There are calls for influencer guidelines to be given a solid footing, after a survey found over half of Irish adults are bothered by a lack of transparency in so-called influencer marketing.
A new survey from the Advertising Standards Authority for Ireland (ASAI) found just 7% have 'great trust' in what an influencer posts on social media.
Nearly three in four people are familiar with the practice, with a majority of 80% believing that when an influencer posts an ad they are being paid by the brand to post positive content.
While 75% believe that any mentions of a brand in a post means it is advertising.
The research also found that while 76% have used social media for tips and inspiration, 57% find too much sponsored content 'annoying'.
And the majority of Irish adults (59%) find over edited photos 'annoying' - as well as influencers who do not seem authentic or misrepresent real life (59%).
Additional irritants include content that takes advantage of impressionable audiences (52%) and repetitive posts (49%).
However, 42% believe influencers to be more responsible with advertising that they were three years ago.
Beauty editor and journalist Aisling Keenan told Lunchtime Live this is not a shock to her.
"It's not a surprising to me because - as much as I'm in the industry as a journalist - I still follow influencers and love following influencers.
"I do get a lot of inspiration and shopping advice from influencers, but it has occurred to me about the transparency of it all and about the correct use of hashtags and the lack of hashtags where they're supposed to be used.
"As a consumer I am concerned about transparency - but as someone who's kind of in the industry as well I completely understand and support the influencer needs to make a living via the content they create.
"They do put a lot of effort into the content and it only makes sense that they can make a living from it.
"But I definitely think the ASAI are right in trying to make it a little bit more clear for consumers."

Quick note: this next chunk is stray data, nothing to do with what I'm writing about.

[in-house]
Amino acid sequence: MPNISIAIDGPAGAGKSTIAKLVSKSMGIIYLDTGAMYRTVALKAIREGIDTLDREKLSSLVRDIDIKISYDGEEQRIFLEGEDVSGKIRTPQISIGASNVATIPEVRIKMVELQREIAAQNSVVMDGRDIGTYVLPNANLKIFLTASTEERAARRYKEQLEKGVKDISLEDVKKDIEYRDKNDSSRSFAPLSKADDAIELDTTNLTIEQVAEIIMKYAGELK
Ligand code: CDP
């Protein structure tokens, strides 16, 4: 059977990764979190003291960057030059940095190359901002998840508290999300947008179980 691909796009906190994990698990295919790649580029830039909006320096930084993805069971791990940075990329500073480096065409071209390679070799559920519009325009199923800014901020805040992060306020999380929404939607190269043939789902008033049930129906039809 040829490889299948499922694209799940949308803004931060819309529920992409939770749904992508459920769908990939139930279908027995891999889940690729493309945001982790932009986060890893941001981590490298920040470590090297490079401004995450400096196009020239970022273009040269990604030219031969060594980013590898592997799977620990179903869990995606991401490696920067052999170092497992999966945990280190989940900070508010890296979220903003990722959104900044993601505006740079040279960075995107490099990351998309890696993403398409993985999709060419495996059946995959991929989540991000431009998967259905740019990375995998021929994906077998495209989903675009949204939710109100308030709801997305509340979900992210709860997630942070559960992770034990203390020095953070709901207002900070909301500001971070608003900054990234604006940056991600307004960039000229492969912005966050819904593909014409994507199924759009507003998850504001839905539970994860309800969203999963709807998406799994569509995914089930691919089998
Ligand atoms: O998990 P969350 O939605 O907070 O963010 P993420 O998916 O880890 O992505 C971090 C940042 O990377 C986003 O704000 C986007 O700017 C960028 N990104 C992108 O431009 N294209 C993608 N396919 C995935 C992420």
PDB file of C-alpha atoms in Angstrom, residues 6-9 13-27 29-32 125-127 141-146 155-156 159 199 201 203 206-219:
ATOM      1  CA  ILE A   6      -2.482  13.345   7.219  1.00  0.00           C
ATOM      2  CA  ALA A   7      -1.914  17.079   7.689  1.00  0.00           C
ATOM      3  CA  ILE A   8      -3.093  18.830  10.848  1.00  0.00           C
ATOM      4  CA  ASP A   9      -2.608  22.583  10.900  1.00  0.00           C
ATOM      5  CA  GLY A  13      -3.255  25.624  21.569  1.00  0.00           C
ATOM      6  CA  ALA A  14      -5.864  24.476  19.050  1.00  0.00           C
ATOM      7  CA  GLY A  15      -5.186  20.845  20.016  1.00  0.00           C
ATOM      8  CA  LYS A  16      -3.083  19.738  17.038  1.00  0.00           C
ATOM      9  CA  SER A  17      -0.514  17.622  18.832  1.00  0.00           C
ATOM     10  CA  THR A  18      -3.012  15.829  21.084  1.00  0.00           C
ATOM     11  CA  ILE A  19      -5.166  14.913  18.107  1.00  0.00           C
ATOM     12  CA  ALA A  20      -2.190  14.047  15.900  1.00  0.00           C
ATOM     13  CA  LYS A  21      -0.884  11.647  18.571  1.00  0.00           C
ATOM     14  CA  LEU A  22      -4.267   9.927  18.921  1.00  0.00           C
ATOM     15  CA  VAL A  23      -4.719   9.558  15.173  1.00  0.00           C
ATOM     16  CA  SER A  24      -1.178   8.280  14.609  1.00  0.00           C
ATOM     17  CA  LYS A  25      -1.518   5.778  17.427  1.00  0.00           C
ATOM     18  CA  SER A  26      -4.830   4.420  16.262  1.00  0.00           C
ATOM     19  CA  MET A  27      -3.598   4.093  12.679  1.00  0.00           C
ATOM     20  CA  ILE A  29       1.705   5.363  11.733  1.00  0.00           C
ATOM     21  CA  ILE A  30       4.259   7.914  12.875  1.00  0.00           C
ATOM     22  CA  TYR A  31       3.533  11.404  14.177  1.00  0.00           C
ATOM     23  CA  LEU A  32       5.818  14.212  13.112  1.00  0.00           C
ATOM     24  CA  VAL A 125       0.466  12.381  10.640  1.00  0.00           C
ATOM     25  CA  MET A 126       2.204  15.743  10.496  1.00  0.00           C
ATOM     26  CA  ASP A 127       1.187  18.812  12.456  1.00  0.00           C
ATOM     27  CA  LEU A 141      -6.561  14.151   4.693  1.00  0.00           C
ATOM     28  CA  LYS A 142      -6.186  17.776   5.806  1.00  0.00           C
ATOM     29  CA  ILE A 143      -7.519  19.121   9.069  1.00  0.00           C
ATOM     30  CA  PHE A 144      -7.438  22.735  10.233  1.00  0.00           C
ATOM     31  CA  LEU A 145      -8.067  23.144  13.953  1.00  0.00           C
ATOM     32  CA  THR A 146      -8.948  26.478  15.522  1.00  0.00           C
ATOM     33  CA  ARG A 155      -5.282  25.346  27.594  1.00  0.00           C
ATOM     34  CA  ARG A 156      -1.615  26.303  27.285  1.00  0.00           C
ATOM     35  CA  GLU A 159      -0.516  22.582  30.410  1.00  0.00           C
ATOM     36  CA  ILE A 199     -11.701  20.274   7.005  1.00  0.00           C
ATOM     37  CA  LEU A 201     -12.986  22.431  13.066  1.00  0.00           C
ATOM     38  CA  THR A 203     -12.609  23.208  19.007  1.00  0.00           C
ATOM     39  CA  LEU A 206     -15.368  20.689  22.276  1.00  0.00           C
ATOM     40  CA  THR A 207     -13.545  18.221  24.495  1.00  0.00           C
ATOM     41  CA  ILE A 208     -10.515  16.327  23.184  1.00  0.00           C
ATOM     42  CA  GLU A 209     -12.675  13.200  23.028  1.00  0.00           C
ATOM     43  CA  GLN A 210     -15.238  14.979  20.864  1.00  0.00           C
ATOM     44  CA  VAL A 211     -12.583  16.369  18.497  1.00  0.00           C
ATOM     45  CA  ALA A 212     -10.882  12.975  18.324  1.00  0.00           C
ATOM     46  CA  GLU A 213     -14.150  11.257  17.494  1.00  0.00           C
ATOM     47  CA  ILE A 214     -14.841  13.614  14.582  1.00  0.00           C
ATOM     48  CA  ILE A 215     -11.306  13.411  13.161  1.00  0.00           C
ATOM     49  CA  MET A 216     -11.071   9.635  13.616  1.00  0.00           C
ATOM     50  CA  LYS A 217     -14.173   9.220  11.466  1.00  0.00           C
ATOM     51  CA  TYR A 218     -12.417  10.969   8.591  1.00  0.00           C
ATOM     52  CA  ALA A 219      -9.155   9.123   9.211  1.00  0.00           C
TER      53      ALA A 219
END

She suggested changes would make it better for all concerned.
"I personally think the guidelines need to be more black and white - they need to be incredibly clear.
"I think to be honest they need to go from guidelines to regulations... because I think the clearer things can be and the more transparent the industry is, the more successful and sustainable it will be for the people who are taking part.
"Influencer marketing is undeniably one of the biggest and most successful ways for brands to reach their customers - particularly with magazines and print titles not having as many advertising pages and not having the same reach that they once did."
She said magazines are clear about adverts or advertorials, but social media is less so.
"I think the same rules need to be applied to the influencer marketing community".
'Playing fast and loose'
She suggested that the current rules around influencer marketing were "more guidelines than necessarily strict, hard and fast rules.
"As far as I can see, there are a lot of influences that are completely abiding by them - but then there are some that are playing it a little bit fast and loose with what to do".
She said one example is when a post does not mention it is an advert until the last time of text.
"The consumer looking at that, flicking through Instagram, it might not twig with them straight away that they're looking at an ad.
"Whereas some people are incredibly clear with it and they say 'This part here, the next five pieces of my story, are an ad' and they put the right hashtags visible and prominent".
The ASAI survey results are based on the views of 1,224 participants across a broad demographic, interviewed online and representative of the adult population.